[Skip to Navigation]
Access to paid content on this site is currently suspended due to excessive activity being detected from your IP address Please contact the publisher to request reinstatement.
August 1965

Lord Lister.

Arch Intern Med. 1965;116(2):303-304. doi:10.1001/archinte.1965.03870020143027

This article is only available in the PDF format. Download the PDF to view the article, as well as its associated figures and tables.


Sometime ago I wrote a section for a book dealing with the impact of the Civil War on medicine. It was pretty largely negative. The reason for this empty span, this vacuum, was that the Civil War was fought between the discovery of anesthesia and the discovery and putting into practice of antisepsis and asepsis. It was the only large scale war fought in this awful period. An incalculable amount of carnage was produced by the surgeon. He could operate without causing much pain and then meditate on the savagery of nature as almost always infection came round. It caused ligatures to give way, gangrene to appear, and death to ensue. The magnificent contribution of Lord Lister enabled surgeons and physicians the world over to understand the nature of wound infection and to recognize the unpraiseworthy nature of what had been called laudable pus. The importance of cleanliness, short of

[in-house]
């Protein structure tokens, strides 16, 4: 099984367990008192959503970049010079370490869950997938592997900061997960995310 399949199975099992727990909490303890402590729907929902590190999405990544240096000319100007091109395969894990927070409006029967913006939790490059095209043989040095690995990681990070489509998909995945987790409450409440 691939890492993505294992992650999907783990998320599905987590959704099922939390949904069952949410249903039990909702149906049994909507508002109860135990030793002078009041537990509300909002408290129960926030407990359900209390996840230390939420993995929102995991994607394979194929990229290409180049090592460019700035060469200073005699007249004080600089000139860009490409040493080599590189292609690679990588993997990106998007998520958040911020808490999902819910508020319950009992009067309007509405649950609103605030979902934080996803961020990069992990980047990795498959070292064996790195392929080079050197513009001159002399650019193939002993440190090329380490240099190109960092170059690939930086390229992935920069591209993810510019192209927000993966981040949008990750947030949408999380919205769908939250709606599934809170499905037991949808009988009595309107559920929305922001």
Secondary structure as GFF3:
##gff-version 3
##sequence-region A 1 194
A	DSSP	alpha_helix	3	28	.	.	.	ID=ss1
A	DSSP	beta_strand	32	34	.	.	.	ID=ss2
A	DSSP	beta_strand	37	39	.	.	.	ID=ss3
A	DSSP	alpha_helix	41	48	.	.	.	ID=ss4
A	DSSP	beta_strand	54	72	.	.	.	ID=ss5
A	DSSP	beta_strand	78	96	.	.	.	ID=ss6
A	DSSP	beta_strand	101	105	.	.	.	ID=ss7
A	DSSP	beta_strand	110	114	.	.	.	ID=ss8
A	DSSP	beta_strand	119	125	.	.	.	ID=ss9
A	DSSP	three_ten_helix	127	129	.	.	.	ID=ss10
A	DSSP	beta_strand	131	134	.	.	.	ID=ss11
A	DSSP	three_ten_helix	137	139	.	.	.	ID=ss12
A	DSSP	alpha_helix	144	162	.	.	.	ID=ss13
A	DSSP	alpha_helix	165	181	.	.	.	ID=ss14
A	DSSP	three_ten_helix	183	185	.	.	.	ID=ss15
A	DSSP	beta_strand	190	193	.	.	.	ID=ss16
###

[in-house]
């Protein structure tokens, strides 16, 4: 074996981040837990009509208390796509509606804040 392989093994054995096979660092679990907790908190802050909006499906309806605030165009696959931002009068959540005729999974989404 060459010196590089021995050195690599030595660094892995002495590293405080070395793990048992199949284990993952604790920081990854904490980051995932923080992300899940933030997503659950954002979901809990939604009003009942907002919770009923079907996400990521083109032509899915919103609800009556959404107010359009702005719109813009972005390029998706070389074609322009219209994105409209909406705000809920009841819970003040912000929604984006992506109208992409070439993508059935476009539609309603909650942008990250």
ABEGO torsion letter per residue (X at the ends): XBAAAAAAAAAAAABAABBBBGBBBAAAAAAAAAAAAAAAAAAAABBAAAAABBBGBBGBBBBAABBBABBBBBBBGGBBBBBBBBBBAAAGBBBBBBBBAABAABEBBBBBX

First Page Preview View Large
First page PDF preview
First page PDF preview